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Romney ad: Lots of flash, little substance

Relevancy meter

May 25, 2012|By Dan Turner
  • GOP presidential contender Mitt Romney, who toured a charter school Thursday, recently launched a campaign ad that hits a lot of hot buttons.
GOP presidential contender Mitt Romney, who toured a charter school Thursday,… (Mario Tama / Getty Images )

Presumptive GOP nominee Mitt Romney's "Day One" ads, whose second installment was launched this week, do manage to grab its audience by the guts: By focusing on the deficit, unfair Chinese trading practices and job-killing federal regulations (three topics that no doubt ranked high in internal polls of Americans' top economic concerns), Romney aims to solidify his position as the candidate who knows and cares most about economic issues. It's too bad he has so little to say about them. On our relevancy meter, this one is Debatable.

"What would a Romney presidency be like?" the narrator intones in this week's ad. "Day One, President Romney announces deficit reductions, ending the Obama era of big government, helping secure our kids' futures." That's a magic trick worthy of Harry Potter. Congress controls the federal budget; presidents can make spending recommendations, but Romney can't end the era of big government with a wave of Dumbledore's wand. His high points for relevance are matched with demerits for truthfulness.

"President Romney stands up to China on trade and demands they play by the rules," the ad promises. This is another claim that will strike a chord with Americans of all political persuasions. Blue-collar workers -- even the union workers who tend to vote solidly Democratic -- are clamoring for a crackdown on Chinese trading practices, while conservatives have long pushed for a stronger U.S. response to Chinese currency manipulation. By remaining unspecific, Romney's ad appeals to both sides. But what would Romney actually do when it comes to relations with our biggest trading partner? That's a lot more complicated than one could explain in a 30-second ad.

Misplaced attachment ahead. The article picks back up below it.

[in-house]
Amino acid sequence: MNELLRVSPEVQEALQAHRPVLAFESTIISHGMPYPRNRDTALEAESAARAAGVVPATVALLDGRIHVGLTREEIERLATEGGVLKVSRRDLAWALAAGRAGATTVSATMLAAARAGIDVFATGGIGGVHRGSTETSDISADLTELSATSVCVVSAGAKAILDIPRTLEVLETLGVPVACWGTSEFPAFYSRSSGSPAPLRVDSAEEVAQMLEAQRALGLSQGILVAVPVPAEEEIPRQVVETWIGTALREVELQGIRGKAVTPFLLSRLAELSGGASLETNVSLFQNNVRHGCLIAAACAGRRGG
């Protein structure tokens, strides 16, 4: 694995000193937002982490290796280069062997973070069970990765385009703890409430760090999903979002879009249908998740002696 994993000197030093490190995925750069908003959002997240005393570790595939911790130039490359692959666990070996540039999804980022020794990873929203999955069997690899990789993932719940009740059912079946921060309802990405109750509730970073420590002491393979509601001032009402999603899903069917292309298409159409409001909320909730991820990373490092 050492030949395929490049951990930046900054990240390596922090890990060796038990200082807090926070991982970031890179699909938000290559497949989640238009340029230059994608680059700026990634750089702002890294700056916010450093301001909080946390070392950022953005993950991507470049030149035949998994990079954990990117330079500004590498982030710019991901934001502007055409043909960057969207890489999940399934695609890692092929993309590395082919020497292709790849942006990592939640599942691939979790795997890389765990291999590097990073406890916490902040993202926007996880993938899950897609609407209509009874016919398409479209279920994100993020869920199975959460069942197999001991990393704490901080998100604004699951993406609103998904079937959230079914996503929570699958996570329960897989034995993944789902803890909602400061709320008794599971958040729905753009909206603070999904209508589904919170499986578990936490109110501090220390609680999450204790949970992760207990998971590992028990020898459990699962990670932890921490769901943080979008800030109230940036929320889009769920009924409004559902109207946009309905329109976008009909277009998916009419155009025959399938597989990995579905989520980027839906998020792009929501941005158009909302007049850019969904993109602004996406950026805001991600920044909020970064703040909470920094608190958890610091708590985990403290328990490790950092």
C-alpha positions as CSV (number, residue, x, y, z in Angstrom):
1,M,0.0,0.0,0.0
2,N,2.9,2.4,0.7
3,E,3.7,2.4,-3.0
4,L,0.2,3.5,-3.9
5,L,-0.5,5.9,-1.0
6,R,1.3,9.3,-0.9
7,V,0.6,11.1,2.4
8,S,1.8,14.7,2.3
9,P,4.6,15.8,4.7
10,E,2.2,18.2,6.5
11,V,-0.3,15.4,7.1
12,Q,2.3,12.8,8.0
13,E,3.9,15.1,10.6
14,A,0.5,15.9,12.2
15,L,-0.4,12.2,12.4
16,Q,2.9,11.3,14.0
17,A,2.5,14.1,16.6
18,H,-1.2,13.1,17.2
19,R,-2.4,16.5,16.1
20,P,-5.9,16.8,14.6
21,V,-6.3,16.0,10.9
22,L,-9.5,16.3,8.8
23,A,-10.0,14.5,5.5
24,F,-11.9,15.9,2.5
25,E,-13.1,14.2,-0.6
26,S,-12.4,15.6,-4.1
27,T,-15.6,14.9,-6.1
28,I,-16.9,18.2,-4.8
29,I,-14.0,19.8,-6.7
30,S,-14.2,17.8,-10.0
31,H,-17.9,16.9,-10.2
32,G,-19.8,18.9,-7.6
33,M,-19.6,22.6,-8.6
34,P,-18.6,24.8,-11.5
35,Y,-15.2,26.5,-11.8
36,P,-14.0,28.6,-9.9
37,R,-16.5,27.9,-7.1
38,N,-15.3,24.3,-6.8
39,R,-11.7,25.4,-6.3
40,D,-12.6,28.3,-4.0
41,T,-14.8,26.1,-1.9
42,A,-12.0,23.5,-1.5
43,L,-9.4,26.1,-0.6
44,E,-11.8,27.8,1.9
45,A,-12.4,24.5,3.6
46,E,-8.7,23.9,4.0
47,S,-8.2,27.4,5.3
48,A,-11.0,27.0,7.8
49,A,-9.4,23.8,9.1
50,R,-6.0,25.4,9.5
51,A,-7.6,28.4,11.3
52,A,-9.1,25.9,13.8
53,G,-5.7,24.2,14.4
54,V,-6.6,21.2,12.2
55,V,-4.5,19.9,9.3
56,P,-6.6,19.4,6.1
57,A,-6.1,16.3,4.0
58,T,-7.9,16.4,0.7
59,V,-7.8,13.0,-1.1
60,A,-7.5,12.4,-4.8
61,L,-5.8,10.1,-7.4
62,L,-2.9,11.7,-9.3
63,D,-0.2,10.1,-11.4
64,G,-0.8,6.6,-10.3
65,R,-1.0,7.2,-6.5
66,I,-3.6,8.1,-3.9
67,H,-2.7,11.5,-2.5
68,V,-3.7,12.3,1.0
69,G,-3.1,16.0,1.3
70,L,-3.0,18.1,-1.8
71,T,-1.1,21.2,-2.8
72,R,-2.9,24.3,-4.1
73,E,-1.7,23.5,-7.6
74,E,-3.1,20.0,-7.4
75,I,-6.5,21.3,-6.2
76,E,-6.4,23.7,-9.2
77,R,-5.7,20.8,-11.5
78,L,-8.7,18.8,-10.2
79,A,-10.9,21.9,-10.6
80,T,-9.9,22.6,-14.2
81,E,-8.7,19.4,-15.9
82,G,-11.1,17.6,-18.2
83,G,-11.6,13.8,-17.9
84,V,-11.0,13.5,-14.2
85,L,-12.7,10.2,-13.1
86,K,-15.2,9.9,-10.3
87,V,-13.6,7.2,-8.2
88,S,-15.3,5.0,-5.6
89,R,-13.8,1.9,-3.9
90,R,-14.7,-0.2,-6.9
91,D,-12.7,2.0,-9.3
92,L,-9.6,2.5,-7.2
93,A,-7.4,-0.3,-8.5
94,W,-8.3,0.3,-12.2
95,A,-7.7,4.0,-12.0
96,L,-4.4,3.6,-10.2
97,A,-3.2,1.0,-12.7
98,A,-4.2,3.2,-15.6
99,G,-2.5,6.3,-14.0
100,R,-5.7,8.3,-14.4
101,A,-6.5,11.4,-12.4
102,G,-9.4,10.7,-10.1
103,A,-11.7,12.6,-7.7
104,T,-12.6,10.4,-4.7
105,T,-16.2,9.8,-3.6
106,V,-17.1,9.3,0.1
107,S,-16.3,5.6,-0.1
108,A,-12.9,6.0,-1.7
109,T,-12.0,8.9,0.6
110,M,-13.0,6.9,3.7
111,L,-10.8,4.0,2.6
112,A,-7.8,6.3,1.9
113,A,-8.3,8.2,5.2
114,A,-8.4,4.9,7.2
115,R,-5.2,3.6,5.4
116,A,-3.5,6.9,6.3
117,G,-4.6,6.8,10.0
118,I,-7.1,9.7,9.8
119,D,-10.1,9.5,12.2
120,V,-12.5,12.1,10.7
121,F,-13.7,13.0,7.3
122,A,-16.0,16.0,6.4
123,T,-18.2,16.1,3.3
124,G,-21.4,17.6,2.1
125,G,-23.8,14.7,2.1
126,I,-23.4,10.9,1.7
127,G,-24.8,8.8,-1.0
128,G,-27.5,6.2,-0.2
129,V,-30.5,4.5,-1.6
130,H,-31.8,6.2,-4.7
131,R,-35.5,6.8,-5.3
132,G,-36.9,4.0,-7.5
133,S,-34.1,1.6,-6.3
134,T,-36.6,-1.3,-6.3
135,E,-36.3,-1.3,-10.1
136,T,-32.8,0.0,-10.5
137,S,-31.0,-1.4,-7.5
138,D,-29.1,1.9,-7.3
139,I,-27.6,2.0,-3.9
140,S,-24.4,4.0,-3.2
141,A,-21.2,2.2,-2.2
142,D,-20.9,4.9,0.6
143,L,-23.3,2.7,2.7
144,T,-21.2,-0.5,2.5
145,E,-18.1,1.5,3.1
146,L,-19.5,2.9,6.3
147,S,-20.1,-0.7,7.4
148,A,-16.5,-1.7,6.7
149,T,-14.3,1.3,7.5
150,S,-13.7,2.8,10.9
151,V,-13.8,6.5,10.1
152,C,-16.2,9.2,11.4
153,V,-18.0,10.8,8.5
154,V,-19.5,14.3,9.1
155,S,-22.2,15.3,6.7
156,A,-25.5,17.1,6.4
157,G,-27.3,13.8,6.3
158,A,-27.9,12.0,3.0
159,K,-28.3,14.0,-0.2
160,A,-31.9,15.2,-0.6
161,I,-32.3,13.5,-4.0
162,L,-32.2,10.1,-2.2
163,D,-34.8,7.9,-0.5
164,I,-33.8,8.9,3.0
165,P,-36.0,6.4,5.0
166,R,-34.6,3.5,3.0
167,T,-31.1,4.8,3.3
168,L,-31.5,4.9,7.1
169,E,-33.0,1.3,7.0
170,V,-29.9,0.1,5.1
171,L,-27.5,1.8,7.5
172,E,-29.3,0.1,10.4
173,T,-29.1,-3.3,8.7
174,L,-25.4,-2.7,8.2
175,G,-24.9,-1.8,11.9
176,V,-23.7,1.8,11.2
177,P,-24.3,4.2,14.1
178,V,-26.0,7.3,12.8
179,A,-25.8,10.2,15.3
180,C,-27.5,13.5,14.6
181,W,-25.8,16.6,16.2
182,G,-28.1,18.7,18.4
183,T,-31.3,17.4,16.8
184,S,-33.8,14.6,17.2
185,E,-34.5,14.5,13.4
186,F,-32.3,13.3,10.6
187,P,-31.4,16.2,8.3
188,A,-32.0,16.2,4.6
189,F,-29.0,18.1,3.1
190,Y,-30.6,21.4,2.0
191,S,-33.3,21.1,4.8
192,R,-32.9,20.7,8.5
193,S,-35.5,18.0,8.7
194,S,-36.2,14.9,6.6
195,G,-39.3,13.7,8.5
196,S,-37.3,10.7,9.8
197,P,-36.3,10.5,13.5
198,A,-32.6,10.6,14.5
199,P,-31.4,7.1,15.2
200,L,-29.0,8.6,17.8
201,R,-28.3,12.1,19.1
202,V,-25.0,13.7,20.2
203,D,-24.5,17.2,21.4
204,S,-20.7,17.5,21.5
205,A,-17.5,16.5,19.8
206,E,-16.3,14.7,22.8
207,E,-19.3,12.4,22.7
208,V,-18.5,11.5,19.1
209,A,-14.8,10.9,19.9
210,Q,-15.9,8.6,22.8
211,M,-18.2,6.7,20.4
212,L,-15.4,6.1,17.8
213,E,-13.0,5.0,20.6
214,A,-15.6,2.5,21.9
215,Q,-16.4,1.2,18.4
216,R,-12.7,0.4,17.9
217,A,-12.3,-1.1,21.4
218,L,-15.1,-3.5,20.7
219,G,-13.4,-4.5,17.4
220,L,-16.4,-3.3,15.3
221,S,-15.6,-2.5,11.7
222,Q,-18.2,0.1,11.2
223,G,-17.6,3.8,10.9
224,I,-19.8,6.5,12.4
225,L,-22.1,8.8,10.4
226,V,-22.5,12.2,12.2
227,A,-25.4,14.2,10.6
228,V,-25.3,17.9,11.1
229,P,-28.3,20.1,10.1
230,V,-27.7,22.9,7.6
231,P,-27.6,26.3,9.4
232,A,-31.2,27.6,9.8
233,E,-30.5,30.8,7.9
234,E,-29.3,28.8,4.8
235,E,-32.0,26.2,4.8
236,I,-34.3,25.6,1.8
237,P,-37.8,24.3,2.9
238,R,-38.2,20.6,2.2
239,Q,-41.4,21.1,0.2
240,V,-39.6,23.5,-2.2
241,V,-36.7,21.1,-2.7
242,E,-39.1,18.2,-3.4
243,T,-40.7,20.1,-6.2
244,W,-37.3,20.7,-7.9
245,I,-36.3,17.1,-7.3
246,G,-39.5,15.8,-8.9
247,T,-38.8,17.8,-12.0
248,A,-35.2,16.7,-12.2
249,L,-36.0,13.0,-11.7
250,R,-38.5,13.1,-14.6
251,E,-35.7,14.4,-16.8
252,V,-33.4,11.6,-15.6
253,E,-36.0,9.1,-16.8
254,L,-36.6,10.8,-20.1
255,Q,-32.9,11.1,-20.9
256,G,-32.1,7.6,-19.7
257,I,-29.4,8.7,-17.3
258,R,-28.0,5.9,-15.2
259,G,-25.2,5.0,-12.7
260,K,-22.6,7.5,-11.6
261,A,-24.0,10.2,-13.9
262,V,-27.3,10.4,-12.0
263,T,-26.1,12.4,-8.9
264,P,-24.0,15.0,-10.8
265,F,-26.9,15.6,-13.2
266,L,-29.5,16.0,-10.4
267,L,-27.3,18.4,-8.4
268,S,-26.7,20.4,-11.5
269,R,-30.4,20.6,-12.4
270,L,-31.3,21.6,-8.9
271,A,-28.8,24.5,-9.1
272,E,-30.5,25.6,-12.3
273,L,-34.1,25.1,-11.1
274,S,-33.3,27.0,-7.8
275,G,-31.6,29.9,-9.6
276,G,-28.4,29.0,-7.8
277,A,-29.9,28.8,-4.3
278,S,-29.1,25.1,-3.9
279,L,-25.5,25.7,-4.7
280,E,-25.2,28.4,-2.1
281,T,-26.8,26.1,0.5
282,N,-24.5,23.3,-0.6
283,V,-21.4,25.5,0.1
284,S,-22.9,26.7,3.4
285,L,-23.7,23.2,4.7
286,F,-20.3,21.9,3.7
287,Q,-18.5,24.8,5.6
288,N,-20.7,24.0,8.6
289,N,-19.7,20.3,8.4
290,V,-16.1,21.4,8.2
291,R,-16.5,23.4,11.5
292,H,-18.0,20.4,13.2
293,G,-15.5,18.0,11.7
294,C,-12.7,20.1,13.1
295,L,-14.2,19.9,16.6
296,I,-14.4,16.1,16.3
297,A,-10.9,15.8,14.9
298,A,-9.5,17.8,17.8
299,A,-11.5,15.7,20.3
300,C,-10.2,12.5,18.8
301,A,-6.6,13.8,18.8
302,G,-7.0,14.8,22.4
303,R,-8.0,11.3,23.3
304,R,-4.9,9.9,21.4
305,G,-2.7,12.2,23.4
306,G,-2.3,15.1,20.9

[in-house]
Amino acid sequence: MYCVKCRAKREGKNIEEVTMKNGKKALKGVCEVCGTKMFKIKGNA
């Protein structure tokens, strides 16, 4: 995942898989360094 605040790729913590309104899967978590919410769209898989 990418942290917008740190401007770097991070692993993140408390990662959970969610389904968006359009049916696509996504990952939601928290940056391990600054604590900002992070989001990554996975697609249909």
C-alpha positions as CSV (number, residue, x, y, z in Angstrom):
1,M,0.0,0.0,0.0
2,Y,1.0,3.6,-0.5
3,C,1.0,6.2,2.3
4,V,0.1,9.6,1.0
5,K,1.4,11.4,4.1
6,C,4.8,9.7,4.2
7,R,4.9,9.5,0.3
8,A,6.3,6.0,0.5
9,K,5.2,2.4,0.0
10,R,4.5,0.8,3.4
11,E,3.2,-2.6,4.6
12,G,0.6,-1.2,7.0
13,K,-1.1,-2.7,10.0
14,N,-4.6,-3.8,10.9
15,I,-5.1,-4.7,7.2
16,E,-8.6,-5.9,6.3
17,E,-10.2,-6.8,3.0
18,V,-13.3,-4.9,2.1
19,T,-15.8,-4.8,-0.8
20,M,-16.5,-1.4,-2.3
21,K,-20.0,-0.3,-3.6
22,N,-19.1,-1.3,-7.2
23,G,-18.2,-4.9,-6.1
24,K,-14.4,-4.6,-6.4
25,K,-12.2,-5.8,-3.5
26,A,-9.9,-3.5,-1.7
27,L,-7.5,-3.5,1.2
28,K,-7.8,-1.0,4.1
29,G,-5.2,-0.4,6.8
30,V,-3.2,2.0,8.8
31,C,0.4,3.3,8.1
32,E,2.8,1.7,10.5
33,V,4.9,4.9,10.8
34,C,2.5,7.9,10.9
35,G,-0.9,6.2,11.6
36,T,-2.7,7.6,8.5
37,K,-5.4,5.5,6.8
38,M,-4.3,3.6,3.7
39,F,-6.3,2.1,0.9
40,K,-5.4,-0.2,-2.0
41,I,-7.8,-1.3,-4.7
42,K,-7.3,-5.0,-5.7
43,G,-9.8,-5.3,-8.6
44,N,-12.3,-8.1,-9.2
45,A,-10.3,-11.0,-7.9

The White House immediately pounced on this segment of Romney's commercial, claiming that it represents yet another flip-flop. In his 2010 book "No Apology," Romney blasted President Obama for making a formal complaint about Chinese tire exports. "President Obama's action to defend American tire companies from foreign competition may make good politics by repaying unions for their support of his campaign, but it is decidedly bad for the nation and our workers. Protectionism stifles productivity." White House Press Secretary Jay Carney mocked Romney on Thursday for seemingly occupying both sides of the free-trade issue. But Romney has actually been relatively consistent on this point. He thinks requests for protection or subsidies are occasionally warranted but that, in most cases, including Obama's tire complaint, they aren't.

What he apparently means by demanding China "play by the rules," based on multiple statements during the GOP debates, is that he would label China a currency manipulator, as well as cracking down on theft of intellectual property. That's an increasingly popular position in Republican circles, though the traditional free-trade wing, including former GOP candidate John Huntsman Jr., still complains that such policies would set off a damaging trade war.

Romney's third promise in his latest ad is just as vague as the other two: "President Romney begins repealing job-killing regulations that are costing the economy billions." Which ones? It's an appealing line for conservatives who are convinced that government policies are holding back free enterprise, but assessing the costs and benefits of regulation is phenomenally difficult. Environmental rules that crack down on polluters, for example, cost smokestack industries money but save money on another end by reducing healthcare expenses for those breathing cleaner air. Removing those regulations benefits polluters but not the economy. Meanwhile, when you take away regulations on things such as mine safety or the handling of toxic materials, expensive and deadly disasters tend to ensue. So it matters a great deal which regulations Romney intends to eliminate. Remaining unspecific is politically wise, but of all Romney's promises, this is the one that's most potentially dangerous if he should end up in a position to keep it.

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